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6 Secret Places to Photograph in NYC

Curators’ Corner

6 Secret Places to Photograph in NYC

There is no other city that offers itself up for the camera quite like The Big Apple. In addition to its globally recognized landmarks, hidden gems exist around every corner. This summer, discover some of New York City’s most photogenic sites that will have any seasoned New Yorker falling in love with NYC all over again. Visitors, on the other hand, will have more than words to preserve their unique vacation memories.

Tudor City Overpass (at 42nd Street):

© Steve Kelley

Looking down 42nd street, this uninterrupted view of the active city street catches the most breathtaking sunsets any New Yorker (or non-New Yorker) has ever seen. Capture the movement of the oncoming traffic in light trails as cars move in a continuous and steady manner through the city scene.

Tom Fruin Water Tower:

© Jens Nink

Located on the rooftop of 20 Jay Street in Dumbo, this vibrant masterpiece is viewable from nearby parks, streets, and the Manhattan and Brooklyn bridges. Illuminated by streams of sunlight during the day and programmed to glow at night, this 1,000-piece Plexiglas installation is a must-capture.

Smorgasburg, Williamsburg:

© Fernando Vidal

Savor, sip, and snap! While munching on the most mouthwatering food-truck bites, capture unmatched skyline views of New York City. This Brooklyn waterfront scene makes for the perfect photograph. With approximately 100 vendors every weekend, you certainly won’t go hungry after a full day of photographing.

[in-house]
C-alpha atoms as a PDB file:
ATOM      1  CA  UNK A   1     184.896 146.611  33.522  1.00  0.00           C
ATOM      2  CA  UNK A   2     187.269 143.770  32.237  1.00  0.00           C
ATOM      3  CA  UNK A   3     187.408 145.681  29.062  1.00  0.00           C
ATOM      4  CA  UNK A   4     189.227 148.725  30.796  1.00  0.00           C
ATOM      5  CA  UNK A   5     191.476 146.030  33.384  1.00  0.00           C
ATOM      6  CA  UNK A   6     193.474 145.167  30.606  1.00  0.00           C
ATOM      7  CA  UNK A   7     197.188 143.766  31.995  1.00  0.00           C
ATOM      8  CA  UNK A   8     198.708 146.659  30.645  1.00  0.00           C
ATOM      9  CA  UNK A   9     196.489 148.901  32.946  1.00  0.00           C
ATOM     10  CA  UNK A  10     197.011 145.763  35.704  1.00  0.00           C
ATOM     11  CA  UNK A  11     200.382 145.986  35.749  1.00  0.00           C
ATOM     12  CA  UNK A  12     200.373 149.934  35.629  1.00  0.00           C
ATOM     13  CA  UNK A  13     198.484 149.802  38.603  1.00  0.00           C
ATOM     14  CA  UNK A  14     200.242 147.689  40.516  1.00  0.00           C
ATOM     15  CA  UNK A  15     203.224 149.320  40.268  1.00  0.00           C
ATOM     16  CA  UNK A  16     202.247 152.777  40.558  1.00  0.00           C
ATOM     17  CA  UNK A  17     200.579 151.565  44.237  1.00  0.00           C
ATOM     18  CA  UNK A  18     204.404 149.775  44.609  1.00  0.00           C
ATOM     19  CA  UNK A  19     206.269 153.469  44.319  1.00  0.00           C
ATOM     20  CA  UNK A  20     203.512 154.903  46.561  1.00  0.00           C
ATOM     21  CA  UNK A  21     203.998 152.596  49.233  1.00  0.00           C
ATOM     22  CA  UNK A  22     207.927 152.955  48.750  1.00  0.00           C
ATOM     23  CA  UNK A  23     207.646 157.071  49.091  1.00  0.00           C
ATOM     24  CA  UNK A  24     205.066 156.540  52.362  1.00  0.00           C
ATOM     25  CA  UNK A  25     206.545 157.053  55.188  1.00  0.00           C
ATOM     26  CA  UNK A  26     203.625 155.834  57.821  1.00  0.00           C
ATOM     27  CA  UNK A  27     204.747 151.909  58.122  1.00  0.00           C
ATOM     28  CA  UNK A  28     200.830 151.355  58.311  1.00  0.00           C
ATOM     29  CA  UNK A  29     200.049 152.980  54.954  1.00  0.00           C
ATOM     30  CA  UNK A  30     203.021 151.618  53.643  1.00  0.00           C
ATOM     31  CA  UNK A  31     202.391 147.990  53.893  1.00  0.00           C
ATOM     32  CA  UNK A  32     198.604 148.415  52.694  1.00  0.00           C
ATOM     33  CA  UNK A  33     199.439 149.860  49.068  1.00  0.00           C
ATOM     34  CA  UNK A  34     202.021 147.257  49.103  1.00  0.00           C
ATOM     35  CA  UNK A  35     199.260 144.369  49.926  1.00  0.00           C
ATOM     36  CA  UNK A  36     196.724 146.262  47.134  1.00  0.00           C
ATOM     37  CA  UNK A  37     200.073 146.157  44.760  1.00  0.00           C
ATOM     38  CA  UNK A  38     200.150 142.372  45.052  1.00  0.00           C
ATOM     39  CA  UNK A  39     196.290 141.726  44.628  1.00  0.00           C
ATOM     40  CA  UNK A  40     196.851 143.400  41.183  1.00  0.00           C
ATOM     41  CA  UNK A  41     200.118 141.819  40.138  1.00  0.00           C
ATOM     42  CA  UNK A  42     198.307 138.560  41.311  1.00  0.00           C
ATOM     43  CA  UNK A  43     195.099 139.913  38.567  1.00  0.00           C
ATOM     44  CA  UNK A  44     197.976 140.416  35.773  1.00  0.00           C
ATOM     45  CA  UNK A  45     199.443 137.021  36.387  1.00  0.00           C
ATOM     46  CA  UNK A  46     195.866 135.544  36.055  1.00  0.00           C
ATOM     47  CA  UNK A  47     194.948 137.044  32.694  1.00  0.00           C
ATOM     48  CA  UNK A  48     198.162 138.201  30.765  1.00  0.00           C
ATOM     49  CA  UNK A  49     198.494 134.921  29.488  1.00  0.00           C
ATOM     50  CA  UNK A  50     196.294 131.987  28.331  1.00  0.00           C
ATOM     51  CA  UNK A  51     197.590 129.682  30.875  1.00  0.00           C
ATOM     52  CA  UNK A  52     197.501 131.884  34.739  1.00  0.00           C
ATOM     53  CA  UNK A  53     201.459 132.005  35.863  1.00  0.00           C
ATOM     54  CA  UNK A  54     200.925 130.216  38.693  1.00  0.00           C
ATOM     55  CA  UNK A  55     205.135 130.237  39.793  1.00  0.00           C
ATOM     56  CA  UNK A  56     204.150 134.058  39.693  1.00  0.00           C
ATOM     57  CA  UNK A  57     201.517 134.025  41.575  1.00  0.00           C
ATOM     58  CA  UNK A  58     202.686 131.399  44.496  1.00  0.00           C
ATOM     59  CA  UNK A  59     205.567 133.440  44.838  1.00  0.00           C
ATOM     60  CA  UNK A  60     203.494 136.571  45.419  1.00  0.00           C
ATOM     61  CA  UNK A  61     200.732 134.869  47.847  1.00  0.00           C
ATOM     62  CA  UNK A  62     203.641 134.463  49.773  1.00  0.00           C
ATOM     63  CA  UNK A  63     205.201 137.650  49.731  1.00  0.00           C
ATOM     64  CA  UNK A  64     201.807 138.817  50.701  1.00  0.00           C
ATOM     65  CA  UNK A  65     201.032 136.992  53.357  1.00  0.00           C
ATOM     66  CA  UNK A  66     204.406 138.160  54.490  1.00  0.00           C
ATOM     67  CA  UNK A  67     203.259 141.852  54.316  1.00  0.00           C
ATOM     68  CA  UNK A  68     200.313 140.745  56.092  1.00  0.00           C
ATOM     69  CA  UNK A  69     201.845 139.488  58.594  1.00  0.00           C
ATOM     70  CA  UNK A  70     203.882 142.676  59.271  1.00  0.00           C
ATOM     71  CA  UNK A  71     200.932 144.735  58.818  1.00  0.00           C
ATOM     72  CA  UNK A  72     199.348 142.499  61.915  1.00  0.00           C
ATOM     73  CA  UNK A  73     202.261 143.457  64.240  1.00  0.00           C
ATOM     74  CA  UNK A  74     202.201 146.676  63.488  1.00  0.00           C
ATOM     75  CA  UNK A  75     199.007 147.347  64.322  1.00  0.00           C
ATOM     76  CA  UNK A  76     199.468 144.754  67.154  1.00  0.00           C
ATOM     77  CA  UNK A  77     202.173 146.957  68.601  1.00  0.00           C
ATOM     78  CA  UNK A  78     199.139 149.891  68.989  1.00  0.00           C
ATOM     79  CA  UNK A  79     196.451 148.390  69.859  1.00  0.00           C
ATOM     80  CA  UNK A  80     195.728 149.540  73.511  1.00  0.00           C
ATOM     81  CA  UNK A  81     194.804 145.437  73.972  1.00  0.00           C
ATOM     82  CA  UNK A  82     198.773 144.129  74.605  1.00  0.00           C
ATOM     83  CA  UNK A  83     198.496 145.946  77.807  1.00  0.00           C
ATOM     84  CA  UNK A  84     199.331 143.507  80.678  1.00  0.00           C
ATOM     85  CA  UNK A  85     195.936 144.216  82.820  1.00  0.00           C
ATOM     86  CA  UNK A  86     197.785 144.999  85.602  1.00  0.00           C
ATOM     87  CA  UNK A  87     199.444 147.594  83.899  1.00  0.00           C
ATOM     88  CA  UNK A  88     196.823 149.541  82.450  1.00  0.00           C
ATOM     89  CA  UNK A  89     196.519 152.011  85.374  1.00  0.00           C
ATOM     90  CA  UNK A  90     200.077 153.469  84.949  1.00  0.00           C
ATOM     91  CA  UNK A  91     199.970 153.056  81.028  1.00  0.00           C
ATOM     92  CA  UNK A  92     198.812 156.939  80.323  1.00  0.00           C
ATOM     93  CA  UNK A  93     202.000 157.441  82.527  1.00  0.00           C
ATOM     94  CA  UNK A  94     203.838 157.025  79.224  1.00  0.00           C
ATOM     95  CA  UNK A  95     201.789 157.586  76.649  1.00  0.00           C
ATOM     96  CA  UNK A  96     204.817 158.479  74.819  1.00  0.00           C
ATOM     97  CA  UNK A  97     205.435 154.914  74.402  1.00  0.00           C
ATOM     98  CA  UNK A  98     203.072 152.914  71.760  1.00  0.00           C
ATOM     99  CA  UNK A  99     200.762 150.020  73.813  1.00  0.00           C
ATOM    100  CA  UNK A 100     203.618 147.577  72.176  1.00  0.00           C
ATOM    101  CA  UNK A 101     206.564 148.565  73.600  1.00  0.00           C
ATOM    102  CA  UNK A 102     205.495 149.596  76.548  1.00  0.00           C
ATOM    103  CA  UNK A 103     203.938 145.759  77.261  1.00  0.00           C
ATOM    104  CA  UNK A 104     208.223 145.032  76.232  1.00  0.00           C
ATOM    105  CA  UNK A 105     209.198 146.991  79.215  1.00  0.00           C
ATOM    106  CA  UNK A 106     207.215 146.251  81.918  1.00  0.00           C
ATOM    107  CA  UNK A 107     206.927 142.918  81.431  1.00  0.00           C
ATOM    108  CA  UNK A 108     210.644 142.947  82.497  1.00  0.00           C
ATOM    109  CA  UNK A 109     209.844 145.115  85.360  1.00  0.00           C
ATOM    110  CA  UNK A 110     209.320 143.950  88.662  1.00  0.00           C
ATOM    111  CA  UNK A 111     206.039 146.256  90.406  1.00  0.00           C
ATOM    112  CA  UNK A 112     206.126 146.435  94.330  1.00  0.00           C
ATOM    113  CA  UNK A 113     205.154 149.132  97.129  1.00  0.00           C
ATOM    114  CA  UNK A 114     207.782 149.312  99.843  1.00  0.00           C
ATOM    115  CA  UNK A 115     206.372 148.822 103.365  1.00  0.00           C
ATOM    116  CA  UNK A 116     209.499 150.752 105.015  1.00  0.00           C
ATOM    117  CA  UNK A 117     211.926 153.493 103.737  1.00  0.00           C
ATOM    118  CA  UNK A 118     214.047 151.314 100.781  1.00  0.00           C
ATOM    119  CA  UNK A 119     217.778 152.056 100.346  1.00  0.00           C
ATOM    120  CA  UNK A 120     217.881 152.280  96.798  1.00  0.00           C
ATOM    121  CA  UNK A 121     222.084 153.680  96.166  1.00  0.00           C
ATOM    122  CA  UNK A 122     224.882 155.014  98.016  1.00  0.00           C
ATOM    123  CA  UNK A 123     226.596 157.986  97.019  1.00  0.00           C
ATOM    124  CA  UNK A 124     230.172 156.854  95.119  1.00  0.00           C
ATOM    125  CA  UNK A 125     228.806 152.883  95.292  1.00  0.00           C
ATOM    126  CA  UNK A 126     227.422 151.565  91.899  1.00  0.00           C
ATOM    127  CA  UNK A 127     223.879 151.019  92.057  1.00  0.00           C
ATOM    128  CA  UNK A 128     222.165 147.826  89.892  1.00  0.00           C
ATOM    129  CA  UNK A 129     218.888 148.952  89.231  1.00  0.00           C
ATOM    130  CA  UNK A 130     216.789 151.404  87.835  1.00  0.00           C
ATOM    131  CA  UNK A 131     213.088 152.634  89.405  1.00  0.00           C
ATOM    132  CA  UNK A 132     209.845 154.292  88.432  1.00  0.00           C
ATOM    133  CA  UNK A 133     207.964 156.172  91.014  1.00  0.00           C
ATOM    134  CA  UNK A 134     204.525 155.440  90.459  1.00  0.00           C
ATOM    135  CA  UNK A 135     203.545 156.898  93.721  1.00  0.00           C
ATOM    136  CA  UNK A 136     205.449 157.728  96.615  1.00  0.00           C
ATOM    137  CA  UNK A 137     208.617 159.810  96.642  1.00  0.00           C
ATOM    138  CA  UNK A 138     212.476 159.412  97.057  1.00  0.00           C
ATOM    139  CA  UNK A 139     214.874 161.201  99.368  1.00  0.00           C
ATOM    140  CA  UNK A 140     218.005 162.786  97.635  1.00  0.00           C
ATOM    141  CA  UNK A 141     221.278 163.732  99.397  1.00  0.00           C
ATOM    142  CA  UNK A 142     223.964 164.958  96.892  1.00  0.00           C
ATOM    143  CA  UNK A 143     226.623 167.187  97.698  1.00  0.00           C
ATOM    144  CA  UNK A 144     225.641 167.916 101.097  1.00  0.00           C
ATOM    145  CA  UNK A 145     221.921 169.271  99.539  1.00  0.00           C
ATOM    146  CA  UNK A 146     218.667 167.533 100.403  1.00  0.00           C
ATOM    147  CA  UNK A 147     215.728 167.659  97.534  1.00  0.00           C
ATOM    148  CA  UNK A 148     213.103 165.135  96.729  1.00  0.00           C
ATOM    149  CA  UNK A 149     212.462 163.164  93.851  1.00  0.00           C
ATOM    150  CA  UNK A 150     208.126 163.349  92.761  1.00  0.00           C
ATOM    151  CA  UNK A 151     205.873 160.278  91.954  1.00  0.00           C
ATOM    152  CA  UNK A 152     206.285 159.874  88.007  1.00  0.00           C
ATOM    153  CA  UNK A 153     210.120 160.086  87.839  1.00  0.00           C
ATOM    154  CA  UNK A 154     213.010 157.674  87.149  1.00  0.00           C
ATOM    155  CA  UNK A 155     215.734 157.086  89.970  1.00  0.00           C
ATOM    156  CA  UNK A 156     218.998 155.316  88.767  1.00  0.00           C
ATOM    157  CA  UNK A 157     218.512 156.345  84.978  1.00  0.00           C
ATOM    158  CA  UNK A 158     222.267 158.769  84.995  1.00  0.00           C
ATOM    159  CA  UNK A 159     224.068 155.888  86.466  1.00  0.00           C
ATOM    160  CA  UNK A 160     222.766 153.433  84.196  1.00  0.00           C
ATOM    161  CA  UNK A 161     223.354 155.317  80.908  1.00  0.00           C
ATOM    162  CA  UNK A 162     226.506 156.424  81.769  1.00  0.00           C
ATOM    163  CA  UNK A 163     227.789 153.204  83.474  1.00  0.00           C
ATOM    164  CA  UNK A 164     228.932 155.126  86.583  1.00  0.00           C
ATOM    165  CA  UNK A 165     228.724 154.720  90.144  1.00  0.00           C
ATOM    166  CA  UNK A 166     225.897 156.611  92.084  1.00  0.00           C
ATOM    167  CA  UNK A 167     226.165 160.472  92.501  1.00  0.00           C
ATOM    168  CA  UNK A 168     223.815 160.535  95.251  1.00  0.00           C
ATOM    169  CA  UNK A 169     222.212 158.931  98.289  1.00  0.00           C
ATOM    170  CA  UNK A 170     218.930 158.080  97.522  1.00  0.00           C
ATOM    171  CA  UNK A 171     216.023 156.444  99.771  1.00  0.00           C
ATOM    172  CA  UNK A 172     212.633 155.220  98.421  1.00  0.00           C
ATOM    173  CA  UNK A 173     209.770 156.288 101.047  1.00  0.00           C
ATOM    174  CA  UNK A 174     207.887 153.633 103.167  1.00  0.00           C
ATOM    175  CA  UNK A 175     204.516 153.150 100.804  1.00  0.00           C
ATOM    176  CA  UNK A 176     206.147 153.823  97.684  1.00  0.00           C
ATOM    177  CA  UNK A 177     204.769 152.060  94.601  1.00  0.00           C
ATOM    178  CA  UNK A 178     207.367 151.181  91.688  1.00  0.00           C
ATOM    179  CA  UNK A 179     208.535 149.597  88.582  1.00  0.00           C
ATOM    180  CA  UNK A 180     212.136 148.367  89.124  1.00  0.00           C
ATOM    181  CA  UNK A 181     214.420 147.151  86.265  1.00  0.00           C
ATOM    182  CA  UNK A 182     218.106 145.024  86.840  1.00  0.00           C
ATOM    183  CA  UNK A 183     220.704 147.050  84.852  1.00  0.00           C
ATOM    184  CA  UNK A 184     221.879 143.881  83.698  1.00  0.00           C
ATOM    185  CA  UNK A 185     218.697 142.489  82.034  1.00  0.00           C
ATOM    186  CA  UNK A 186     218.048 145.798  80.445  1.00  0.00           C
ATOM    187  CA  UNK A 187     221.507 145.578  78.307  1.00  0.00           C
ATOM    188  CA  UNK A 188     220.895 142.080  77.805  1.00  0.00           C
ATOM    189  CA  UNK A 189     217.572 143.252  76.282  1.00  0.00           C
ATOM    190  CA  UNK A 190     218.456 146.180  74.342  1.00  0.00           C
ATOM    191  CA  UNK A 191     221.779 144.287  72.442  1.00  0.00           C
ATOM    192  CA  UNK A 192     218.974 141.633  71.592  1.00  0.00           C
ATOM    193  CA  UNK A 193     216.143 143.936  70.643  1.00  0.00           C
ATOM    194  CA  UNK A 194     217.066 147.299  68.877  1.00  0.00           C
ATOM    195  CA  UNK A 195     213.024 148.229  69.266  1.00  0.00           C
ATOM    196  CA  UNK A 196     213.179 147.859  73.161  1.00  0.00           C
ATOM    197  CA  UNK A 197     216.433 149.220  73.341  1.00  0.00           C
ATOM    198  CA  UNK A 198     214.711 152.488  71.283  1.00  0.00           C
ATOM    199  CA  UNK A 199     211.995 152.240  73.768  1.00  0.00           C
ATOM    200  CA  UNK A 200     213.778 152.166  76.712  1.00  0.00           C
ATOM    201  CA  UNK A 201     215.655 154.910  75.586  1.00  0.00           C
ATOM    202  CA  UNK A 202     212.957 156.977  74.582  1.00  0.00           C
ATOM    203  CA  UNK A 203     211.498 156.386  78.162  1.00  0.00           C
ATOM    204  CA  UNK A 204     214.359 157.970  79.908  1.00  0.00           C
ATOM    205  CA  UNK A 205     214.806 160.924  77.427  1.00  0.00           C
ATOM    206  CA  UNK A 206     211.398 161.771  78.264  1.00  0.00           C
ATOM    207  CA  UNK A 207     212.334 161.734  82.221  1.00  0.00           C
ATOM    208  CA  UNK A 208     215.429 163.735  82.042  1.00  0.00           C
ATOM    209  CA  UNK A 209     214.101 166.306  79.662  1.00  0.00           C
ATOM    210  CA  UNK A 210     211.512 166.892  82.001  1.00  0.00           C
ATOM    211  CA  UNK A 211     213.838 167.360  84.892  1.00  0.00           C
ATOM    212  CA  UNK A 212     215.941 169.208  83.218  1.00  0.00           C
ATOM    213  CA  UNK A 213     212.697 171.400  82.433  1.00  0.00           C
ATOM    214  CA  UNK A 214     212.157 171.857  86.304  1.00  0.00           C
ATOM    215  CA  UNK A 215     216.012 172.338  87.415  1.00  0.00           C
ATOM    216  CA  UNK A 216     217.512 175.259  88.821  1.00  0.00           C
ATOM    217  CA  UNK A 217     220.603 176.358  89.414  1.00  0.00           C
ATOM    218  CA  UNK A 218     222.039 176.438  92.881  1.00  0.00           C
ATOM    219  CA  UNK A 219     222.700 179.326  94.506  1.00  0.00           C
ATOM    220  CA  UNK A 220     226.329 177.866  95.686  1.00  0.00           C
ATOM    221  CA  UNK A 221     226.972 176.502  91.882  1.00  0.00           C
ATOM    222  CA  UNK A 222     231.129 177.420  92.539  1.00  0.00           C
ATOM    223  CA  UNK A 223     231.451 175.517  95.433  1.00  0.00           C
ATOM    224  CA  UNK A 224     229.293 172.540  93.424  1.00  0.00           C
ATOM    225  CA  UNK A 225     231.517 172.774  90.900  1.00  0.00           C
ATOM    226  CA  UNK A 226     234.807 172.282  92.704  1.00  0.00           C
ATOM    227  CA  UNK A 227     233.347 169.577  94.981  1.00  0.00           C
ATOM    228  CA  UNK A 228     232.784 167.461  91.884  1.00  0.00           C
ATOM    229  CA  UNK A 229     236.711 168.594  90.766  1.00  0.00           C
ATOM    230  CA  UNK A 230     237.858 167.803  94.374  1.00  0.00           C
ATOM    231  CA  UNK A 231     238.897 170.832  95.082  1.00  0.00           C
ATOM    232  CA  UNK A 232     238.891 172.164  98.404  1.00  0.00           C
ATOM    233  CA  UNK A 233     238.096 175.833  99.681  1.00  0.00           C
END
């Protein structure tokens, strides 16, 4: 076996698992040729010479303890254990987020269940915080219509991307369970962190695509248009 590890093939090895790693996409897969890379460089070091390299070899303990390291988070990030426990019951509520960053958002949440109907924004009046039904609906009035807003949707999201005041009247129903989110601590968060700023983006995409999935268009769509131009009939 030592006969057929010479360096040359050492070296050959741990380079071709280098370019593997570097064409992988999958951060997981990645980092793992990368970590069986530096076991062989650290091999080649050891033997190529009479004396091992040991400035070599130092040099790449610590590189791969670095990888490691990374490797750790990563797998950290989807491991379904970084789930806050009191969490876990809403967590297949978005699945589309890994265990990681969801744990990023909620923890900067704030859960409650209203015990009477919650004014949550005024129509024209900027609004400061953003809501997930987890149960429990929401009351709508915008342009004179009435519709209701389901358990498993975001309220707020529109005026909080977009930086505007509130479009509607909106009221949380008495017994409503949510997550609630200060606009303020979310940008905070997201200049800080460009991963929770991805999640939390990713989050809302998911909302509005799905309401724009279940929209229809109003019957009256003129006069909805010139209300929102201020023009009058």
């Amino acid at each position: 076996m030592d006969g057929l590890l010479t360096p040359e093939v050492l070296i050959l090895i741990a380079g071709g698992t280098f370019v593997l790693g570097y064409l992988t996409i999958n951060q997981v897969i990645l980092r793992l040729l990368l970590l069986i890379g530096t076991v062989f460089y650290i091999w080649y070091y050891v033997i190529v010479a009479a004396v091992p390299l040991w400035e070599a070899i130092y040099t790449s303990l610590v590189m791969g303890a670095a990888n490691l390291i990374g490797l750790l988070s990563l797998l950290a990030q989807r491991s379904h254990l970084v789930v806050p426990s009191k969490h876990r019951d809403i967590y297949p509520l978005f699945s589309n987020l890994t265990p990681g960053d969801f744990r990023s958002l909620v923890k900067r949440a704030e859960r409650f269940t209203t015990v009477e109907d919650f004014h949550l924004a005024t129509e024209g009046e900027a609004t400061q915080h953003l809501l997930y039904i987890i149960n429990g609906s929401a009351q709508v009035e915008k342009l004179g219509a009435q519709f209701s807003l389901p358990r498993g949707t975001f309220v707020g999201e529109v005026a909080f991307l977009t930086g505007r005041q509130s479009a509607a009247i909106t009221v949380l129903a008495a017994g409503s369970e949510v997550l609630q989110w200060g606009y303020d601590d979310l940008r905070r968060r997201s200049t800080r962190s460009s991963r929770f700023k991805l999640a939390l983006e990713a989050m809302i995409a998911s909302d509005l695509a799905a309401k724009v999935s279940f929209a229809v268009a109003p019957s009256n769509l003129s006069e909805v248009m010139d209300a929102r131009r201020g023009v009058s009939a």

Lobby Lounge, Madarin Oriental:


See the sights from the comfort of one of the most upscale hotels that New York City has to offer. Overlooking Columbus Circle and the southern edge of Central Park, Lobby Lounge offers floor-to-ceiling windows, featuring stunning panorama views of Manhattan.

Promander Walk:

© Mitchell Hall

A slice of London on New York City’s Upper West Side. It’s a gated photo-op that features European-styled townhouses, stretching from 94th to 95th Street between West End Avenue and Broadway. These stucco, brick, and half-timber Tudor homes align a narrow block, each with its own unique character. Set a romantic scene and escape Manhattan simply by passing through a gate.

Dead Horse Bay:

© Samantha Jacobson

Take the 2 or 5 train to Flatbush Avenue and stroll along the shoreline of Dead Horse Bay. You’ll be sifting through old soda pop bottles, horse (and other animal) bones, disintegrated toys, perfume vials, and more. It’s both a captivating and slightly unsettling atmosphere that perfectly illustrates the saying, “one man’s trash is another man’s treasure.”